NEW YORK (Reuters) - Oil prices jumped on Friday, with Brent crude futures hitting their highest in more than two weeks as U.S. stock prices rose and investors covered short bets ahead of a weekend in which the U.S. news program “60 Minutes” will air an interview with Saudi Arabia’s crown prince.
Saudi Crown Prince Mohammed bin Salman will be on “60 Minutes” on Sunday “comparing Iran’s Ayatollah to Hitler, and the battle in Ghouta, Syria, is ramping up,” said John Kilduff, partner at investment manager Again Capital in New York. “You can’t be short oil over the weekend with all that going on in the region.”
Brent futures rose $1.09 to settle at $66.21 a barrel, a 1.7 percent gain. During the session, Brent hit $66.42, its highest since Feb. 28.
U.S. West Texas Intermediate (WTI) crude futures for April, which will expire on Tuesday, rose $1.15 to settle at $62.34 a barrel, a 1.9 percent gain. WTI hit a high of $62.54, its highest since March 7.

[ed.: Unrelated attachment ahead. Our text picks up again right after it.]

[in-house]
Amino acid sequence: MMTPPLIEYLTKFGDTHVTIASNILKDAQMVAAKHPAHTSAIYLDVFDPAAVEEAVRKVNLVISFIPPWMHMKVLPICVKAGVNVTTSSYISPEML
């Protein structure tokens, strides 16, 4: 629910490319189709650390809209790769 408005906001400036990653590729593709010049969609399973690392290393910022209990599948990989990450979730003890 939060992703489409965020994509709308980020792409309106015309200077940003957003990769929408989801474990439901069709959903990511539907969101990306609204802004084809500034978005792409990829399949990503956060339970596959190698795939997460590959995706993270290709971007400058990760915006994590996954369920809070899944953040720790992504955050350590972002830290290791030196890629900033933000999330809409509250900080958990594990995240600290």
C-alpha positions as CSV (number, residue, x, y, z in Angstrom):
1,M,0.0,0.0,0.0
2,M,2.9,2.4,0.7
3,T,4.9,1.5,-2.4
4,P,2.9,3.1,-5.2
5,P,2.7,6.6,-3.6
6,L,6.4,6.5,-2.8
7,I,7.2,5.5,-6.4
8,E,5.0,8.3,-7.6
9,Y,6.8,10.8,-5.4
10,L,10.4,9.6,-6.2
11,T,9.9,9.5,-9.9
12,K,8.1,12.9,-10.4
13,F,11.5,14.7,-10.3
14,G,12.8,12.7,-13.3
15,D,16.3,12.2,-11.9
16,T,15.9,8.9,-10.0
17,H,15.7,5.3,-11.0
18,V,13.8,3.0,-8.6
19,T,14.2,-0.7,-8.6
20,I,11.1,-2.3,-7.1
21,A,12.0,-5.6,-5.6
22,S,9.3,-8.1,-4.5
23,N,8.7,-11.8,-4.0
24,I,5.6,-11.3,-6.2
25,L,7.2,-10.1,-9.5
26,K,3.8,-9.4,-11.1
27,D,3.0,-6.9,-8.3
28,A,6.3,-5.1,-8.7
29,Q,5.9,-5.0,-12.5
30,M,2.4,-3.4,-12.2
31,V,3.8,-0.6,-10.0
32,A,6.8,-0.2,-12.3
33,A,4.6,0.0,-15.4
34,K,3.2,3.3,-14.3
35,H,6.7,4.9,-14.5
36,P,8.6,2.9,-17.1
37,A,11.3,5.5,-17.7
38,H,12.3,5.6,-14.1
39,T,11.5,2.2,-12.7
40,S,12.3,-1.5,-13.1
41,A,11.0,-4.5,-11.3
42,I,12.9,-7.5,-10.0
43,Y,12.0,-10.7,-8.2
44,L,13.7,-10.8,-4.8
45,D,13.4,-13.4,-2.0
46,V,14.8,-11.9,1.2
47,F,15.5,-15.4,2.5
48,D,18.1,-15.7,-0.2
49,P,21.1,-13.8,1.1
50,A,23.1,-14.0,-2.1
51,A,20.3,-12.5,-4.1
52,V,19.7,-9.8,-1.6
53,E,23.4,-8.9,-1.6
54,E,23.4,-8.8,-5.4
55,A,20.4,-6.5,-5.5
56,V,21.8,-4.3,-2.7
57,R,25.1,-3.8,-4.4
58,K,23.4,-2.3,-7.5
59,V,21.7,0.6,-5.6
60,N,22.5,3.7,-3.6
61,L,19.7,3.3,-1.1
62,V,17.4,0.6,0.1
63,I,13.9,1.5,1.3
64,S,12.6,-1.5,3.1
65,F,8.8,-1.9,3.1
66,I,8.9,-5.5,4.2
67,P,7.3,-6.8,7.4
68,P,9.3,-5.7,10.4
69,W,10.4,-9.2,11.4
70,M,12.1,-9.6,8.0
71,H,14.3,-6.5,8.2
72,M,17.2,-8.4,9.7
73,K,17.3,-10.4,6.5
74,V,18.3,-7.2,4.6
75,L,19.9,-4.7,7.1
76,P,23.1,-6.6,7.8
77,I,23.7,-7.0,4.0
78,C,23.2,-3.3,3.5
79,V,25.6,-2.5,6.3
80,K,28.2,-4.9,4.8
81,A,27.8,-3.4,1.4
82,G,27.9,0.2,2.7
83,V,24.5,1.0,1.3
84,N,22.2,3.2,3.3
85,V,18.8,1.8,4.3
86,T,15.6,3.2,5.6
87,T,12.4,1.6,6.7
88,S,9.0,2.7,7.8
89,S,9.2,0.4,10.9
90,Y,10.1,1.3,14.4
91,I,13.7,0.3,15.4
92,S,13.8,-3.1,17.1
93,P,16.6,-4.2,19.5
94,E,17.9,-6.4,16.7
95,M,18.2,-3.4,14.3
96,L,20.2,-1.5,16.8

Brent futures gained 1 percent for the week, while WTI marked a weekly rise of 0.4 percent. It was the second straight weekly rise for both contracts.
Gains on Wall Street also supported crude futures, which have recently been moving in tandem with U.S. stock indices.
Hedge funds and other money managers cut their bullish bets on U.S. crude oil futures and options in the week to March 13, as crude prices fell for a second week, the U.S. Commodity Futures Trading Commission (CFTC) said.
The speculator group cut its combined futures and options position in New York and London by 24,667 contracts to 453,864 during the period. The cuts marked the second consecutive week in which speculators cut their net long positions in the market.
U.S. drillers added four oil rigs this week, bringing the total count to 800, General Electric Co’s Baker Hughes energy services firm said. It was the seventh U.S. rig count rise in eight weeks.
On Thursday the International Energy Agency (IEA) predicted global oil demand would pick up this year, but supply is growing at a faster pace, which should boost inventories.
The agency raised its forecast for oil demand this year to 99.3 million barrels per day (bpd) from 97.8 million bpd in 2017, and said it expected supply from non-OPEC nations to grow by 1.8 million bpd in 2018 to 59.9 million bpd, led by the United States.
OPEC and other producers have cut output to reduce a global crude glut.
On Wednesday, the U.S. government reported that crude stockpiles in the United States increased by a more-than-expected 5 million barrels.
Additional reporting by Scott DiSavino in New York and Julia Payne in London; Editing by Marguerita Choy and Rosalba O'Brien